The Complete Personal Memoirs of Ulysses S. Grant
General Grant’s personal memoirs are a must read for all Civil War buffs and those even remotely interested in history. This book, which includes both Volume I and II, articulately spells out the military career of one of the United States’ greatest generals. Grant’s memoirs are well-written, thoughtful, insightful, and offer more than a glimpse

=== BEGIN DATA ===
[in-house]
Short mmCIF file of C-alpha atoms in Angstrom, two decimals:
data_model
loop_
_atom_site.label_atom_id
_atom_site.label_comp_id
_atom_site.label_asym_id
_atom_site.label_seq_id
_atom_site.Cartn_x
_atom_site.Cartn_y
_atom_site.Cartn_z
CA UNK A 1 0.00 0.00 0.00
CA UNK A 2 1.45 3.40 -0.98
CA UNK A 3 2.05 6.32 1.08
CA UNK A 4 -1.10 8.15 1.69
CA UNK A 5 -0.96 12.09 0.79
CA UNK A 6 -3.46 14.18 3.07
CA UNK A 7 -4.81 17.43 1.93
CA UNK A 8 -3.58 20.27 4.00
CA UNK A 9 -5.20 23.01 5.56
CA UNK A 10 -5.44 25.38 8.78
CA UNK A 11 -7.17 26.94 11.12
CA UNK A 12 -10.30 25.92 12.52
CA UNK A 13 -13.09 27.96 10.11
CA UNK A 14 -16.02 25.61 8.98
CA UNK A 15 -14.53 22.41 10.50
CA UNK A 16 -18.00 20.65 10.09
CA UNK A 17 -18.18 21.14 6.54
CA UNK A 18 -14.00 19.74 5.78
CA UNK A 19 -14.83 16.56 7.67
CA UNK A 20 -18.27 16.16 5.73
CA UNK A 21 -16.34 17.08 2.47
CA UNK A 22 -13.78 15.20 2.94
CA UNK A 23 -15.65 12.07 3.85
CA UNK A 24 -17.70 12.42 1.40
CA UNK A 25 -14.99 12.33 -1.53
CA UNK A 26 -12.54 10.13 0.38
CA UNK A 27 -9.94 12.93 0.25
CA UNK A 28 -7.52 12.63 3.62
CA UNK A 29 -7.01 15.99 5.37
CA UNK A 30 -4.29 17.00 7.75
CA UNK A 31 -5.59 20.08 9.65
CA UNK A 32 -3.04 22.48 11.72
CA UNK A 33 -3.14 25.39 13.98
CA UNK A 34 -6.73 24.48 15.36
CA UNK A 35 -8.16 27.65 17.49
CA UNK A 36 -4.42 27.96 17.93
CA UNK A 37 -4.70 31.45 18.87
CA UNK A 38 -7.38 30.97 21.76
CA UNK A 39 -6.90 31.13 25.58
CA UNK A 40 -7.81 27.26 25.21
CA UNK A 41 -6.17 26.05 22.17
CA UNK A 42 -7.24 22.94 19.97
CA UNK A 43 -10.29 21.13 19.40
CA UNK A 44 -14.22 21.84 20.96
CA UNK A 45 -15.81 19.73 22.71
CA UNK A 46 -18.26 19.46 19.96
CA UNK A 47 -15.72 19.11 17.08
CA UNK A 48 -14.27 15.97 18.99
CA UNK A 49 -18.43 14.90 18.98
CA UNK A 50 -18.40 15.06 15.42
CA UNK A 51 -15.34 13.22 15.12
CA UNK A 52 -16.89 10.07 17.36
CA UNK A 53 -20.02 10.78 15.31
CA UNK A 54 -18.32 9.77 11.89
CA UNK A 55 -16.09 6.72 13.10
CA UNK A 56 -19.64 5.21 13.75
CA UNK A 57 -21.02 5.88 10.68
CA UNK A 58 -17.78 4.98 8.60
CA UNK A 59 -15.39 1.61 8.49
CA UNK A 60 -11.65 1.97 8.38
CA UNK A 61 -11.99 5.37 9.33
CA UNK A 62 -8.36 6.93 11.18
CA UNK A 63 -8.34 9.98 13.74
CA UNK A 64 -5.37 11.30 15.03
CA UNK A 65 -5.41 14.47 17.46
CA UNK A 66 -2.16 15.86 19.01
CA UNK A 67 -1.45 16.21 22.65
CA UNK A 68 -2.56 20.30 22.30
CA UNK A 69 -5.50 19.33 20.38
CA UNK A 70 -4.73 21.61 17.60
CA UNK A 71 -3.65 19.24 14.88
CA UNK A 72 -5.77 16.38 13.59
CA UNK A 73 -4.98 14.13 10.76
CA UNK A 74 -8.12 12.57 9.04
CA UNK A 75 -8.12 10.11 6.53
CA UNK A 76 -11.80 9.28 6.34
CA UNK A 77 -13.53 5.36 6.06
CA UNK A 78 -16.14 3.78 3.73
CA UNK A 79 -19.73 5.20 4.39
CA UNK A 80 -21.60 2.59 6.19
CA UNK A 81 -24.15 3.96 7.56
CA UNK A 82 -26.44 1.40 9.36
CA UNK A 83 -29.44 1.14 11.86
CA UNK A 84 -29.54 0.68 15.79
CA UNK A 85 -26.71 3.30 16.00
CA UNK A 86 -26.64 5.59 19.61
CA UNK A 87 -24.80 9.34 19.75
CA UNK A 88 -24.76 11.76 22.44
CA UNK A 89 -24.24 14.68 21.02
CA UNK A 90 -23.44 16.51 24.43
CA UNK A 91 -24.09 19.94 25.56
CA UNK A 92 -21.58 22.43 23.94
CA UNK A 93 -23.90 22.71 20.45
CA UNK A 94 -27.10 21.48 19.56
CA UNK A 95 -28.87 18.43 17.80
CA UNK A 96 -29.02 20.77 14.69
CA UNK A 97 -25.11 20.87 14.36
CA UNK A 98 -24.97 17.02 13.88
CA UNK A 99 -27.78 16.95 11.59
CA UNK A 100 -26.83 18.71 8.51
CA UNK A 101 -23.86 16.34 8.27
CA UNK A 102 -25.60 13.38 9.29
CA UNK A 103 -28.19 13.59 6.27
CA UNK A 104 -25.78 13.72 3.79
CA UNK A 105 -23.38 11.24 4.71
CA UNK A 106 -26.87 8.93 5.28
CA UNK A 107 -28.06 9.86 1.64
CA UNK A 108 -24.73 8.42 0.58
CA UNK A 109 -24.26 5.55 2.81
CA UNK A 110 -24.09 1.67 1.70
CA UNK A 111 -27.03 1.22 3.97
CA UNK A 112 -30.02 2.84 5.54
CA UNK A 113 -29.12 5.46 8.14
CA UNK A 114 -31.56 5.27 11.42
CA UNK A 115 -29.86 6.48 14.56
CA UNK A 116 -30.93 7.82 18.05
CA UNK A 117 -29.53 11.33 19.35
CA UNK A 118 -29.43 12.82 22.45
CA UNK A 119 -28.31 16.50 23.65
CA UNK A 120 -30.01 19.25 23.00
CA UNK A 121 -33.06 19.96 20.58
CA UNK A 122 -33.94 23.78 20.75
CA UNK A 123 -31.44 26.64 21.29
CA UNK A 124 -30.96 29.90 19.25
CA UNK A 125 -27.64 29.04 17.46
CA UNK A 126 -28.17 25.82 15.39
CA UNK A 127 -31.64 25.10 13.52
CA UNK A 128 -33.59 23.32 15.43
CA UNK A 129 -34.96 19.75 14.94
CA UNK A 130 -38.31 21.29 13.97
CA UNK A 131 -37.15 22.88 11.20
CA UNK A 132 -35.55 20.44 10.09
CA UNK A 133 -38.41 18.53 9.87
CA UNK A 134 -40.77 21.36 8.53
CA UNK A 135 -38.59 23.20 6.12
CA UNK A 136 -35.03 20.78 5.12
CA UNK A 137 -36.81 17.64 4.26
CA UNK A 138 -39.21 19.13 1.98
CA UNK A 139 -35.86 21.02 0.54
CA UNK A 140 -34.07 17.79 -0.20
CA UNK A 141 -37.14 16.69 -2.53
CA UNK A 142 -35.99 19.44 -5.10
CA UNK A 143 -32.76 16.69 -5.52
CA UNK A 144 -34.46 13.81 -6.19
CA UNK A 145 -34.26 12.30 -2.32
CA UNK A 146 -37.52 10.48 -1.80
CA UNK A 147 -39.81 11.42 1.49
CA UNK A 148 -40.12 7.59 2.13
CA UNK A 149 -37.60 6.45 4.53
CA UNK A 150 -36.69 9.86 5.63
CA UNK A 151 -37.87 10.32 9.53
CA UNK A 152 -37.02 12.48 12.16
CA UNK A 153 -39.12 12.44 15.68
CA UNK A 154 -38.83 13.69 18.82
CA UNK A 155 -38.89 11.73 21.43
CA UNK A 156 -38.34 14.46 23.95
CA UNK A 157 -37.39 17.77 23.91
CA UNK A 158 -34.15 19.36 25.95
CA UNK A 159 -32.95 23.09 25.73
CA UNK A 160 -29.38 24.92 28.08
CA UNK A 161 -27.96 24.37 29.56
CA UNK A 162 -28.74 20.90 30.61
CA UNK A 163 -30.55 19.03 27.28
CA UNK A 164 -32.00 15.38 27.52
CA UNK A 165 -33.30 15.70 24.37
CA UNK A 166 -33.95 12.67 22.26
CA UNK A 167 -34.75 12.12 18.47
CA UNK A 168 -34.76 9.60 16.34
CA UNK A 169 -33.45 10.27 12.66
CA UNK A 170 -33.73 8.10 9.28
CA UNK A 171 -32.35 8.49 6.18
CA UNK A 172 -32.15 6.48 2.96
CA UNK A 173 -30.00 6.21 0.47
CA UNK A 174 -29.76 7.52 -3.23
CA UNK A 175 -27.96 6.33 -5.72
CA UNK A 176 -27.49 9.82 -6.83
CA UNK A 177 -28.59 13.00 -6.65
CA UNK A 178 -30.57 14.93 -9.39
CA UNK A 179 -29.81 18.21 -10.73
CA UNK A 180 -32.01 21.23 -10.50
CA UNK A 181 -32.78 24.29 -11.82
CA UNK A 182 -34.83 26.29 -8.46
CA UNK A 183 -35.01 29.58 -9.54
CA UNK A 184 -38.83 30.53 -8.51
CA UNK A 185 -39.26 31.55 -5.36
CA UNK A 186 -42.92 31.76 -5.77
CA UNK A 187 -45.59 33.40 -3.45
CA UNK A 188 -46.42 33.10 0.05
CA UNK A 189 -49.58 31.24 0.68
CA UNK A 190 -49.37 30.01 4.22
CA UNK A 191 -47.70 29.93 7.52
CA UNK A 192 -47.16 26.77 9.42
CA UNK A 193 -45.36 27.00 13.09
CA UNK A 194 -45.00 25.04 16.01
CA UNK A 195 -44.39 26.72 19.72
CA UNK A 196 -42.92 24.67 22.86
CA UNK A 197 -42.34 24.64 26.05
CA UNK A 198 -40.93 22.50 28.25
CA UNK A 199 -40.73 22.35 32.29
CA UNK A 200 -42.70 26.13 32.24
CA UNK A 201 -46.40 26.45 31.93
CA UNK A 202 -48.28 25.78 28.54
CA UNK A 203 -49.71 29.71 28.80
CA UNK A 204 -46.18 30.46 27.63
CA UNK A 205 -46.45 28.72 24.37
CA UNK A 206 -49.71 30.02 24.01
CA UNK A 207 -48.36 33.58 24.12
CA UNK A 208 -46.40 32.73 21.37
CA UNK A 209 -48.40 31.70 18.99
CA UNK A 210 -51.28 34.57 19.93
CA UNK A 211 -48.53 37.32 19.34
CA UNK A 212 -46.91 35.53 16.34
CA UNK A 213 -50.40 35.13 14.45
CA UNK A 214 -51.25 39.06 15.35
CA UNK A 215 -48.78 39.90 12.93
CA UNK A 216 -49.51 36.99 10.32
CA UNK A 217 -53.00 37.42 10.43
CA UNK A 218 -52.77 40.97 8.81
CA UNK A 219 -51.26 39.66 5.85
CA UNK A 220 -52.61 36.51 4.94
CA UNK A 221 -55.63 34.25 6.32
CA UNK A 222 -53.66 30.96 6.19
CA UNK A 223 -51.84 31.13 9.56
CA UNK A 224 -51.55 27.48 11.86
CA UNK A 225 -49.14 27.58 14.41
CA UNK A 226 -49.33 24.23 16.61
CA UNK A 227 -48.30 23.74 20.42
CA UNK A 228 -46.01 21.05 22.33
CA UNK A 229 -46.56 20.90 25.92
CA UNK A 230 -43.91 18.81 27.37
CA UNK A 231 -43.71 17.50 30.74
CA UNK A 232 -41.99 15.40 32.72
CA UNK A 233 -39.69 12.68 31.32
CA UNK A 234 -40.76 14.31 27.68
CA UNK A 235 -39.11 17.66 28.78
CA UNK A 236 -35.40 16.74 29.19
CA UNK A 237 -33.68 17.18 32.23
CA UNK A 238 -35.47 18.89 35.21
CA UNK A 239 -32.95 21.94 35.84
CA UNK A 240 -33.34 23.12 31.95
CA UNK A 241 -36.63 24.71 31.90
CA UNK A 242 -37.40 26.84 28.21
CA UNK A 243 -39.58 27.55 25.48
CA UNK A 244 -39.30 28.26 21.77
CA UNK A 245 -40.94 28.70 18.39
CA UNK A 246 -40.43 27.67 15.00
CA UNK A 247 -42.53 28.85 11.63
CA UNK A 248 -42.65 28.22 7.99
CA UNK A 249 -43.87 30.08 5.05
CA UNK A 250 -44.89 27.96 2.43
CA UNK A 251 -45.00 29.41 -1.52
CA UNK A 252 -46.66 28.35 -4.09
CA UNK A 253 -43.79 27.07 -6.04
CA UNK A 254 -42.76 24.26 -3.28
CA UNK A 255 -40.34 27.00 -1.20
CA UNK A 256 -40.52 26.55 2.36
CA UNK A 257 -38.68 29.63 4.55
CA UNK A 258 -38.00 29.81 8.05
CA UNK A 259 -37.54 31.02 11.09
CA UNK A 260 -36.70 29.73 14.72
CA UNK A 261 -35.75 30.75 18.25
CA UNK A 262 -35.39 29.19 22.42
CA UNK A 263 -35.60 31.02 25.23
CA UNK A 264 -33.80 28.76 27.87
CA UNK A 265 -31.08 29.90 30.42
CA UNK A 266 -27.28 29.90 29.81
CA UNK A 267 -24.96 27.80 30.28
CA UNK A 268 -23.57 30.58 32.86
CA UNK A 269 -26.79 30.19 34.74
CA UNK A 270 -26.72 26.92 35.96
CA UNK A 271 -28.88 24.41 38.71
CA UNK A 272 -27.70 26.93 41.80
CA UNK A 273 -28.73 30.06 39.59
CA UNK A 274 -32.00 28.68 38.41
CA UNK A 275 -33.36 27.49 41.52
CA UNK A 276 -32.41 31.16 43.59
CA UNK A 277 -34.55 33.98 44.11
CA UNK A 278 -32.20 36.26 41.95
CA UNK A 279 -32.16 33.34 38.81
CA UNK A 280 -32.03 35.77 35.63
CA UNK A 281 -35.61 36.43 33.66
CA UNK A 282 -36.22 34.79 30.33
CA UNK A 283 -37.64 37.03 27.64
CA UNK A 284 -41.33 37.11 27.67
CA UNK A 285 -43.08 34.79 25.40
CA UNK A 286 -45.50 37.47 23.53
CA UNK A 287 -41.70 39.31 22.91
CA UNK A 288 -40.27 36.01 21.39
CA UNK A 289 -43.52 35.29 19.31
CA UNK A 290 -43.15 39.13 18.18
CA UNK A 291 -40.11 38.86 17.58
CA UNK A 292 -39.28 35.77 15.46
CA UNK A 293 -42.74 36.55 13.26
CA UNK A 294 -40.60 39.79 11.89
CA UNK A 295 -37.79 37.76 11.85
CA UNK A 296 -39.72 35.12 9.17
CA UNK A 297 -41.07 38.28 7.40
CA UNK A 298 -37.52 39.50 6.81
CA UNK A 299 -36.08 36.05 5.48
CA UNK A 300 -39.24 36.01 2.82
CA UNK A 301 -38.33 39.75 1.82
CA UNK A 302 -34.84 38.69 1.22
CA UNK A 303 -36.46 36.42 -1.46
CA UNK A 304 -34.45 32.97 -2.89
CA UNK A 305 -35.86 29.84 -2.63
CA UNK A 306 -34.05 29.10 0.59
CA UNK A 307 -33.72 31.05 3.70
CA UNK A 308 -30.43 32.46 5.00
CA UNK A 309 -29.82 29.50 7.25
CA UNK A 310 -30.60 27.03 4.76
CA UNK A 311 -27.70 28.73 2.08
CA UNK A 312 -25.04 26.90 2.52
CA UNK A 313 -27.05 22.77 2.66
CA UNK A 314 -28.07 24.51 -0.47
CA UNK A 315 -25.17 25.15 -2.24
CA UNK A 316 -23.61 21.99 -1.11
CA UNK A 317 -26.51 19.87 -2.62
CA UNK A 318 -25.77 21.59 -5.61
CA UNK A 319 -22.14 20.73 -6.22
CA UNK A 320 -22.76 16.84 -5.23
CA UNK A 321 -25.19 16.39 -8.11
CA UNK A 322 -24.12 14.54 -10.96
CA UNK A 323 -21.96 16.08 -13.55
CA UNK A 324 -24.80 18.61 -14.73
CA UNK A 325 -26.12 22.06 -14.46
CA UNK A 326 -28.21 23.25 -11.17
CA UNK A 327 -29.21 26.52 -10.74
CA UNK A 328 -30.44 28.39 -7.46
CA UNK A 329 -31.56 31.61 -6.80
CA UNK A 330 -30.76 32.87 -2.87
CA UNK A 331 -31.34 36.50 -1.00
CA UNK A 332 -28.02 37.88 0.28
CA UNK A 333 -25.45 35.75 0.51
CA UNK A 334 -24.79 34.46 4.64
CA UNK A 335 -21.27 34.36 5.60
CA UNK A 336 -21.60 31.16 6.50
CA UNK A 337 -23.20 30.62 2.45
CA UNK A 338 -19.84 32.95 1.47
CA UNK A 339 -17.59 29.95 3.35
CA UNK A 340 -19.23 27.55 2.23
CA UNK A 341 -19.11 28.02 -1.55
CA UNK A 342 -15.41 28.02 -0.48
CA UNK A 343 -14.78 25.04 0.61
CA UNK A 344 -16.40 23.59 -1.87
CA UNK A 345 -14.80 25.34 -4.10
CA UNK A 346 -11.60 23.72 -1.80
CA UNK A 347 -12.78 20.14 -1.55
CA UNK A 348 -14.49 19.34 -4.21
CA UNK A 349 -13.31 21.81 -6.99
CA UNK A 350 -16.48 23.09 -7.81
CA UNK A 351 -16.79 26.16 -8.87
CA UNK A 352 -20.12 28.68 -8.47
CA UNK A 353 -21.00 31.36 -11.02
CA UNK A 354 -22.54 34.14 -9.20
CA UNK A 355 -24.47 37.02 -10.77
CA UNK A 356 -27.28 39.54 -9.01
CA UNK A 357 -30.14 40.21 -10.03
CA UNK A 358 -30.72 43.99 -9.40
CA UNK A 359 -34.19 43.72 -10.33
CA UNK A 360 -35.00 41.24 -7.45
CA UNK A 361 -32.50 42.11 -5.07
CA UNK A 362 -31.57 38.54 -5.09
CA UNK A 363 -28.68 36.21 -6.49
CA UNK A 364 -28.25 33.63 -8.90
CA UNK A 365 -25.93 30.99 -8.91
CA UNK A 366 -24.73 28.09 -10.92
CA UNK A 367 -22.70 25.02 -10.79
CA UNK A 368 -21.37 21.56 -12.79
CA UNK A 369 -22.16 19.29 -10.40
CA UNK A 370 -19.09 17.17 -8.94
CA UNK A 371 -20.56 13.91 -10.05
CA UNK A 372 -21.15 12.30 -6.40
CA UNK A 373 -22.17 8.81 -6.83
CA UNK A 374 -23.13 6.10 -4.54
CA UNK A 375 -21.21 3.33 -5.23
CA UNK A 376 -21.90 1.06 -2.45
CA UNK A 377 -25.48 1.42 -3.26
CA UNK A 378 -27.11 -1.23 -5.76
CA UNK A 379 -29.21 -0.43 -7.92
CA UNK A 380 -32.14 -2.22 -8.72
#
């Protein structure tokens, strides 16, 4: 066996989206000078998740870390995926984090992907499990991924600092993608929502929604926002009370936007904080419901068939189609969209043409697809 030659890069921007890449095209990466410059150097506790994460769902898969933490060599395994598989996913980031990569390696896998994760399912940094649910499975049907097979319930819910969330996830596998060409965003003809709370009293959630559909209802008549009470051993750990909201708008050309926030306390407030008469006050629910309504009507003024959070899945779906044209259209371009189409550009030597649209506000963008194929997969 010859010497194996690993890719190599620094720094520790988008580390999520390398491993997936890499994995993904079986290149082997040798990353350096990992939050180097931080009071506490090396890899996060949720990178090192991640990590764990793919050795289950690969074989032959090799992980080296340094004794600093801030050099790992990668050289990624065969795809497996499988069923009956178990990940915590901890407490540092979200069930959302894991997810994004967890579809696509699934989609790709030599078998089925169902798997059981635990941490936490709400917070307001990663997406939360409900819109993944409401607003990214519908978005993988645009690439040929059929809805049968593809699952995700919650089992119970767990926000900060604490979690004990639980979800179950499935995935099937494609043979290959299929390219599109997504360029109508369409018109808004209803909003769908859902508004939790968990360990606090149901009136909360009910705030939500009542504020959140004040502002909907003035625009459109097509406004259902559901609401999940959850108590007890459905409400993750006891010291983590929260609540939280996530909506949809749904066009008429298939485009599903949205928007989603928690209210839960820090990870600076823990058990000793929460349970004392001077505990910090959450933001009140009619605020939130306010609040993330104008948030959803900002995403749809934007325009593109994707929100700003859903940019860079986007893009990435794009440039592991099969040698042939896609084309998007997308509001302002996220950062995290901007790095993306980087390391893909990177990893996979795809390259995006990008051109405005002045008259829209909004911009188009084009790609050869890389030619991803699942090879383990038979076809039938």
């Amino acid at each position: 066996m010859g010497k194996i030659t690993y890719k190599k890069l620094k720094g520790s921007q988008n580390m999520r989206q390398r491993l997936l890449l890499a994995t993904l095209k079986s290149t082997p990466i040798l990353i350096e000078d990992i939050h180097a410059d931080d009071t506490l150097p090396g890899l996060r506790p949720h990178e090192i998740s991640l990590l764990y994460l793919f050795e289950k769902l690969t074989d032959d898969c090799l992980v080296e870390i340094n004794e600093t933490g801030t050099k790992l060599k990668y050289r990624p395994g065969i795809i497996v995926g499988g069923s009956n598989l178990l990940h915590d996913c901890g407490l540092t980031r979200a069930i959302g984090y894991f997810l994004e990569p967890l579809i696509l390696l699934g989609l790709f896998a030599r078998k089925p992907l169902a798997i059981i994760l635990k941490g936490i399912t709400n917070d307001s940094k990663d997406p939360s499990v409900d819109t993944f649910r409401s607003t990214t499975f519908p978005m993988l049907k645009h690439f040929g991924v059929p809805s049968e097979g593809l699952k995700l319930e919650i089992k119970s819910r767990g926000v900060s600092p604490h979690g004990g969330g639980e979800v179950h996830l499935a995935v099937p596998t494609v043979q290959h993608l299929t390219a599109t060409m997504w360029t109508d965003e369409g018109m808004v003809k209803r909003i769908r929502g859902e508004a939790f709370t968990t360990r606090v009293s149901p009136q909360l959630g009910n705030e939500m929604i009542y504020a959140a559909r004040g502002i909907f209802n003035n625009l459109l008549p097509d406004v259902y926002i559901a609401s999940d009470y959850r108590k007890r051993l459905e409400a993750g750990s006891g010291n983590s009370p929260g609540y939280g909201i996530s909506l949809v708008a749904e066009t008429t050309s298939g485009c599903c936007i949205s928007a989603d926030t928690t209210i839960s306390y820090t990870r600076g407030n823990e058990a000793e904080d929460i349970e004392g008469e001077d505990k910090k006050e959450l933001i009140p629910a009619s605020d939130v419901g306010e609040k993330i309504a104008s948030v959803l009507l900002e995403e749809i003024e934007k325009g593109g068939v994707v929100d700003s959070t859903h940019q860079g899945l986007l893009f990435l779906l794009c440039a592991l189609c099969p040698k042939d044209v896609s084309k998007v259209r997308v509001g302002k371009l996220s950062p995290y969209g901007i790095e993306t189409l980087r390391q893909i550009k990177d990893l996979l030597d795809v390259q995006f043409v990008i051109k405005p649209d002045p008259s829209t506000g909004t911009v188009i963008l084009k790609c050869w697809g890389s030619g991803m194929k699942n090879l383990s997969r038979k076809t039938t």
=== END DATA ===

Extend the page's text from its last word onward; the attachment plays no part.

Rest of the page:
General Grant’s personal memoirs are a must read for all Civil War buffs and those even remotely interested in history. This book, which includes both Volume I and II, articulately spells out the military career of one of the United States’ greatest generals. Grant’s memoirs are well-written, thoughtful, insightful, and offer more than a glimpse into the mind of U.S. Grant. Volume I opens with a heartfelt preface where Grant explains how his diminishing health pushed him to complete this work and “asking no favor but hoping (his remarks) will meet the approval of the reader.” They most definitely do. Following the preface, the reader is given a (very) short review of his early childhood, life at West Point, and early Army life. The next one hundred pages are dedicated to the Mexican War followed by his resignation from the military and civilian life in Illinois. The remainder of Volume I and all of Volume II extensively deal with the war between the states. Volume I (written before Grant realized he was critically ill) is rich in detail of the various military campaigns and his ascension through the military ranks. Volume II hurls the reader into the conflict, reads rapidly, and is rife with Grant’s personal observations and insights. This second volume picks up where the first left off–following Vicksburg to the campaigns in Tennessee to the Battle of the Wilderness to Sherman’s March to the Sea to the Battle of Franklin right up to Appomattox and all the events of April and May 1865. These campaigns are told from the commanding general’s perspective with great overview and detail. However, what really makes Volume II special are all the personal observations and insightful comments about those Grant served with and against. Grant is thoughtful and displays much about himself as this great book draws to a close. An eloquently written, detailed, first-person account of the Civil War that offers much to those who read it.In 1862, a prominent Republican visited President Lincoln and called General Ulysses S. Grant an incompetent drunk who created unnecessary political problems. Lincoln, frustrated with all his generals but this one, famously replied: “I can’t spare this man; he fights.” Indeed, Lincoln had gone through a series of unheroic generals before settling on Grant to lead the Union’s Army of the Potomac. Grant’s success at marshaling the industrial might of the North eventually pounded the South into submission. This memoir, finished as its author was dying of throat cancer in 1885, is widely admired for its clear and straightforward prose. The volume was an enormously popular hit upon publication (by Mark Twain, no less), and today Personal Memoirs of U.S. Grant ranks among the finest pieces of military autobiography ever written.